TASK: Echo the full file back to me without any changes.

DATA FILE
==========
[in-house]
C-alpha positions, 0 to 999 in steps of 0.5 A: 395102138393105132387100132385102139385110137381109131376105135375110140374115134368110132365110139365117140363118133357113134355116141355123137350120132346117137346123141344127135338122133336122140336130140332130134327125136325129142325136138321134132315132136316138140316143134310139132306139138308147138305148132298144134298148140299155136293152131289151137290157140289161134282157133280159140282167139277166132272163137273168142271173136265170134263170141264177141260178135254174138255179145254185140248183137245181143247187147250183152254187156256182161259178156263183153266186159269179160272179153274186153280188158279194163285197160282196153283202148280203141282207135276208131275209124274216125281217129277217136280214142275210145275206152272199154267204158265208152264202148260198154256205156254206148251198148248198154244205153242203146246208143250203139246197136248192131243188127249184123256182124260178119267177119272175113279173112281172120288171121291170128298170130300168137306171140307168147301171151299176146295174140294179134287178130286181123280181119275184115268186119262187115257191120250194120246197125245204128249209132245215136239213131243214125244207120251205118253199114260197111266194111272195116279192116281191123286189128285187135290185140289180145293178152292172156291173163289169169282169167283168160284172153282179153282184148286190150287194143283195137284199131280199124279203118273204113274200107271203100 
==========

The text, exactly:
[in-house]
C-alpha positions, 0 to 999 in steps of 0.5 A: 395102138393105132387100132385102139385110137381109131376105135375110140374115134368110132365110139365117140363118133357113134355116141355123137350120132346117137346123141344127135338122133336122140336130140332130134327125136325129142325136138321134132315132136316138140316143134310139132306139138308147138305148132298144134298148140299155136293152131289151137290157140289161134282157133280159140282167139277166132272163137273168142271173136265170134263170141264177141260178135254174138255179145254185140248183137245181143247187147250183152254187156256182161259178156263183153266186159269179160272179153274186153280188158279194163285197160282196153283202148280203141282207135276208131275209124274216125281217129277217136280214142275210145275206152272199154267204158265208152264202148260198154256205156254206148251198148248198154244205153242203146246208143250203139246197136248192131243188127249184123256182124260178119267177119272175113279173112281172120288171121291170128298170130300168137306171140307168147301171151299176146295174140294179134287178130286181123280181119275184115268186119262187115257191120250194120246197125245204128249209132245215136239213131243214125244207120251205118253199114260197111266194111272195116279192116281191123286189128285187135290185140289180145293178152292172156291173163289169169282169167283168160284172153282179153282184148286190150287194143283195137284199131280199124279203118273204113274200107271203100 